Leaving the military is daunting for many reasons. If you're a veteran, you might be wondering what your next step should be. Go right to work? Get a degree? Take some time off? Re-enlist? Only you can make the right choice for yourself, but before you decide, think about the benefits of continuing your education.
Here are four reasons why getting a degree can be a smart move.
1. Tuition May Be Included in Your Benefits
The U.S. Veterans Benefits Administration offers seven programs for veterans' education. The largest and most comprehensive is the Post-9/11 GI Bill, which went into effect in 2009. The bill gives qualified veterans the opportunity to attend school full-time for 36 months (a benefit they can use within a 15-year window). Also included are tuition and fees, a monthly housing allowance and a stipend for books and supplies.
Veterans might now be looking to claim their benefits. According to the VBA's Annual Benefits Report for 2011 (the most recent data available), in fiscal year 2009, the bill had 34,393 beneficiaries. That number leapt to 365,640 the next year, and 555,329 the year after that.
2. An Education Can Help You Build on Your Military Background
You might be thinking, "Nothing I did over there could possibly apply here." But that's actually far from true. Your military training and experience can serve you in a wide variety of civilian careers. The skills active-duty personnel rely on every day—think leadership, teamwork, communication and critical thinking—can help in any number of industries and academic disciplines.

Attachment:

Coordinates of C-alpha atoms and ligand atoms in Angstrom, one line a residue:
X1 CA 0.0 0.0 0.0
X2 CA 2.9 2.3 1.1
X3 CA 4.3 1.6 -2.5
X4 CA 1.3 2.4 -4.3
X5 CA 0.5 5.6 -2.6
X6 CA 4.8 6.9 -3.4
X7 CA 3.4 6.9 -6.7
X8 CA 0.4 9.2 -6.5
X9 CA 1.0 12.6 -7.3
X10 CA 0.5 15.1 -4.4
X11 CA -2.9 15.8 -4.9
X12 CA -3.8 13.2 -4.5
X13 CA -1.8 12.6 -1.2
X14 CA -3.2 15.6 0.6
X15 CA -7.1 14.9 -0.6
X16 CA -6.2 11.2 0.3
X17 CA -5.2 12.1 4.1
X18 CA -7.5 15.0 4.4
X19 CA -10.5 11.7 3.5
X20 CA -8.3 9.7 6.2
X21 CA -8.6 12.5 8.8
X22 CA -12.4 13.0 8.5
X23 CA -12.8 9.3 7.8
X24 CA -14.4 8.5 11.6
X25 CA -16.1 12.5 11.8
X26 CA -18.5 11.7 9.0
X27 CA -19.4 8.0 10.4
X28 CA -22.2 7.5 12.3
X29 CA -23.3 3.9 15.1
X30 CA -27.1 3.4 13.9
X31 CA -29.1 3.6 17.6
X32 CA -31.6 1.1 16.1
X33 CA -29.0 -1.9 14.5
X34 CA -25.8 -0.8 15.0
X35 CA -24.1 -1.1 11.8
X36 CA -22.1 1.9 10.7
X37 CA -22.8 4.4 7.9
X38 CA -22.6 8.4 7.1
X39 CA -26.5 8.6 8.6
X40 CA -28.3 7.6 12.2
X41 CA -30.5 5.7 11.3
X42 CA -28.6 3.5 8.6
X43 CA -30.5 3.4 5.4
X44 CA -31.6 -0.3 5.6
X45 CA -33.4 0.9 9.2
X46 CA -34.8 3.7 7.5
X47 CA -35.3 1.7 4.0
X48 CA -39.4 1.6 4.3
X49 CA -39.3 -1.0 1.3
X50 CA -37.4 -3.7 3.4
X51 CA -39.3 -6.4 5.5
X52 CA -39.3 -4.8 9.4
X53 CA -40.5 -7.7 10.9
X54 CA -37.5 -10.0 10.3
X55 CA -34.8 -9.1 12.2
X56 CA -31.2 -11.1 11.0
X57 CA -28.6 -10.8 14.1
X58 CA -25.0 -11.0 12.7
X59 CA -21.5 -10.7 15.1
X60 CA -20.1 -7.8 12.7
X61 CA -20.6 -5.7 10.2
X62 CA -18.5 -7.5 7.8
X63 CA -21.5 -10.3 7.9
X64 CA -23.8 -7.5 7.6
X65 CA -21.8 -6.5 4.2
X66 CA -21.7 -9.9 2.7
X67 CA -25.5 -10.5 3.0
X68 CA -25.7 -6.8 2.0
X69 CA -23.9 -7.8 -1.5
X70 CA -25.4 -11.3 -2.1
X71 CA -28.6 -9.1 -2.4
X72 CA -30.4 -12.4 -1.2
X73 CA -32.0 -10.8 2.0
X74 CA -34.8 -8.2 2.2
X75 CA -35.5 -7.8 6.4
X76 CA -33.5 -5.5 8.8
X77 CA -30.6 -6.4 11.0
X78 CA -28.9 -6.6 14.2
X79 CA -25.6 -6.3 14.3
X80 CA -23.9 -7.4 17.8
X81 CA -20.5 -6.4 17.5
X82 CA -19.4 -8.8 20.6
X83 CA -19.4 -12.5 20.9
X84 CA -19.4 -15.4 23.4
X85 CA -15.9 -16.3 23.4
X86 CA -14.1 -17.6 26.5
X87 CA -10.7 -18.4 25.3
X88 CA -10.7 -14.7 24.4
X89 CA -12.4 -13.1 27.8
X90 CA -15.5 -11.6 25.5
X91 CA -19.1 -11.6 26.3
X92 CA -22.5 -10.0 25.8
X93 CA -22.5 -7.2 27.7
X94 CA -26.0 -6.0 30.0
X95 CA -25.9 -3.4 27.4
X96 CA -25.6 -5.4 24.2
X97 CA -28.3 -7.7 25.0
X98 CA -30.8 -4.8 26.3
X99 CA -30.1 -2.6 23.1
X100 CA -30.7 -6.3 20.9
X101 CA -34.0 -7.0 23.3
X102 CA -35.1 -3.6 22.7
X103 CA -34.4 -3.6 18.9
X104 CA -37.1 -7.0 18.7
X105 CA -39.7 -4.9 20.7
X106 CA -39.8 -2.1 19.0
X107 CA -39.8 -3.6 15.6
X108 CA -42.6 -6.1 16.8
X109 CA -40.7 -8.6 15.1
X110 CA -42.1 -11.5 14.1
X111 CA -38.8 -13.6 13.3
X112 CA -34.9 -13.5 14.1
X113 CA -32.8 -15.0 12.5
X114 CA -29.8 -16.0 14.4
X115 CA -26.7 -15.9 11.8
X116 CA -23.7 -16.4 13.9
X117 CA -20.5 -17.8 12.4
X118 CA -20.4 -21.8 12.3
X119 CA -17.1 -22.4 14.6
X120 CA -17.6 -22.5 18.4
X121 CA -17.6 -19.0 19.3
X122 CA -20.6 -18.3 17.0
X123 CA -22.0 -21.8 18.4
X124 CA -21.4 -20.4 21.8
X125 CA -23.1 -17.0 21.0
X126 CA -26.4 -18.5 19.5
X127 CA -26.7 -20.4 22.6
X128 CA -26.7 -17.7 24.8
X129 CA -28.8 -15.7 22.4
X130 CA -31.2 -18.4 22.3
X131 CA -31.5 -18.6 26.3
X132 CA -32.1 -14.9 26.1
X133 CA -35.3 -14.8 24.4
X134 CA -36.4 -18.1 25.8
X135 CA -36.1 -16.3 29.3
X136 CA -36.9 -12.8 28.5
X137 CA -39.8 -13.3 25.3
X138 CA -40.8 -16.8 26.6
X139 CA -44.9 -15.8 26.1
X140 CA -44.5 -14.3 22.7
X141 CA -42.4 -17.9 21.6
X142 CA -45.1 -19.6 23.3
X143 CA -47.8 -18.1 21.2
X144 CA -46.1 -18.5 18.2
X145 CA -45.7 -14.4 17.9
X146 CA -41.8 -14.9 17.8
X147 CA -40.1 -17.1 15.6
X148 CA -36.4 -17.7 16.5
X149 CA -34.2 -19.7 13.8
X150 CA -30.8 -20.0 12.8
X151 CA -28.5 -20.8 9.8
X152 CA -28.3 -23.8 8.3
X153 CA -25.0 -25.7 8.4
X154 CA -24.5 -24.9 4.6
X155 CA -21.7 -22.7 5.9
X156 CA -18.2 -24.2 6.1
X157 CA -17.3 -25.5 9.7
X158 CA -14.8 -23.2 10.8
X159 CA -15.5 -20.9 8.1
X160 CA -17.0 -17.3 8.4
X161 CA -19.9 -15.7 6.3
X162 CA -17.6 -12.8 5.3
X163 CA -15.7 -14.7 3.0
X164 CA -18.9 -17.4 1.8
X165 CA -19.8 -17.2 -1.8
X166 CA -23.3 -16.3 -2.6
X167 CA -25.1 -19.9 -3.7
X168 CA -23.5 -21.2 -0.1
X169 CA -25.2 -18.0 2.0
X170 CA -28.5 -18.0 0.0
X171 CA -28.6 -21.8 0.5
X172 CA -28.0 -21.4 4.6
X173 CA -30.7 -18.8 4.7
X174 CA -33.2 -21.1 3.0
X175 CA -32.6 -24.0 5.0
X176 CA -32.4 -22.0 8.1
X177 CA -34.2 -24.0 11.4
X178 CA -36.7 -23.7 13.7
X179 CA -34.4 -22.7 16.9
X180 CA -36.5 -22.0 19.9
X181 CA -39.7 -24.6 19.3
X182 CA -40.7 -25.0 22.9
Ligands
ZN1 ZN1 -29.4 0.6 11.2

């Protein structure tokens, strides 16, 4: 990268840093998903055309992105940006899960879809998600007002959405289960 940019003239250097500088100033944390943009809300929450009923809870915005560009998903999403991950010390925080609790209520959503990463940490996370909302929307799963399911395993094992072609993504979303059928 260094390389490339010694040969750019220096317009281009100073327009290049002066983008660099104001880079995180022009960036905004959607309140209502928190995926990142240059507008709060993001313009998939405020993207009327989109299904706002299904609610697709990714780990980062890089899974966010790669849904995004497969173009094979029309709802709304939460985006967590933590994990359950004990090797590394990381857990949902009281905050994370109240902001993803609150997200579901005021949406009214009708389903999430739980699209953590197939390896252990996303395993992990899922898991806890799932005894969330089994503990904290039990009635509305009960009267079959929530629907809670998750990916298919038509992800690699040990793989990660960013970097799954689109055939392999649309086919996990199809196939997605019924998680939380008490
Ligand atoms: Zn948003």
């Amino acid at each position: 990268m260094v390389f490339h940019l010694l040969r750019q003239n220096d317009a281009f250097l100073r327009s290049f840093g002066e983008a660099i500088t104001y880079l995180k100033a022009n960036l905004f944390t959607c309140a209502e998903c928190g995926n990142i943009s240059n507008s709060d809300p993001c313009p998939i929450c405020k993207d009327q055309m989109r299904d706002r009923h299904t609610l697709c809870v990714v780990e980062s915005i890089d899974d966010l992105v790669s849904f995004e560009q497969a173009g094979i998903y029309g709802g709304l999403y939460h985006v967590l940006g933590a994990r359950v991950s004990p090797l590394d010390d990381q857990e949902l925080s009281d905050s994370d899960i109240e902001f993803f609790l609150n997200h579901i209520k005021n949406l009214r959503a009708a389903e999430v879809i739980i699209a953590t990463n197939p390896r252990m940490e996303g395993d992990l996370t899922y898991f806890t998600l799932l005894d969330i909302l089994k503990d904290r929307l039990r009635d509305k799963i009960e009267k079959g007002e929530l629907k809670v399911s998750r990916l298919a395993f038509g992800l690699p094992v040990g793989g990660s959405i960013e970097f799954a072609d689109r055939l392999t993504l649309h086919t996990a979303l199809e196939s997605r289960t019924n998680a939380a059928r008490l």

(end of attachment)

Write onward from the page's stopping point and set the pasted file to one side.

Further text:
Military personnel also often have exposure to the most advanced technology that exists, which is valuable in today's tech-driven world. Information technology is a growing sector, with faster-than-average growth* projected for many IT occupations, such as software development, systems administration, security analysis and database administration, to name a few.
Your military background might also serve as excellent preparation for a career in the field of criminal justice security, or corrections. You're already used to working within a chain of command, and if you've handled combat, you're well prepared to keep order during the many tense situations officers face.
3. A Degree Can Be an Asset in a Tight Job Market
This year alone, 34,000 troops will return from Afghanistan. That's not counting other military personnel returning home from other locations throughout the world.
That means veterans are flooding what many say is still a challenging job market, despite improvement after the recession. Fortunately, a degree can be a buffer in a tight labor market. In the recent recession, those with college degrees fared better than those without, according to a report from the Pew Charitable Trusts. "Higher education is one of the key factors driving upward mobility in the United States," said Diana Elliott, research manager of Pew's Economic Mobility Project. "Even under the pressures of the most recent economic downturn, a four-year college degree provided protection in the labor market for recent college graduates."
4. A Degree Can Take Your Life in a New Direction
As a veteran, you have experienced more than some people will in a lifetime. When many people are deciding what they want to do with their lives, you have the opportunity to begin a second phase as you re-enter the civilian working world. So if you've always wanted to change direction and try something new, an education could be the first step.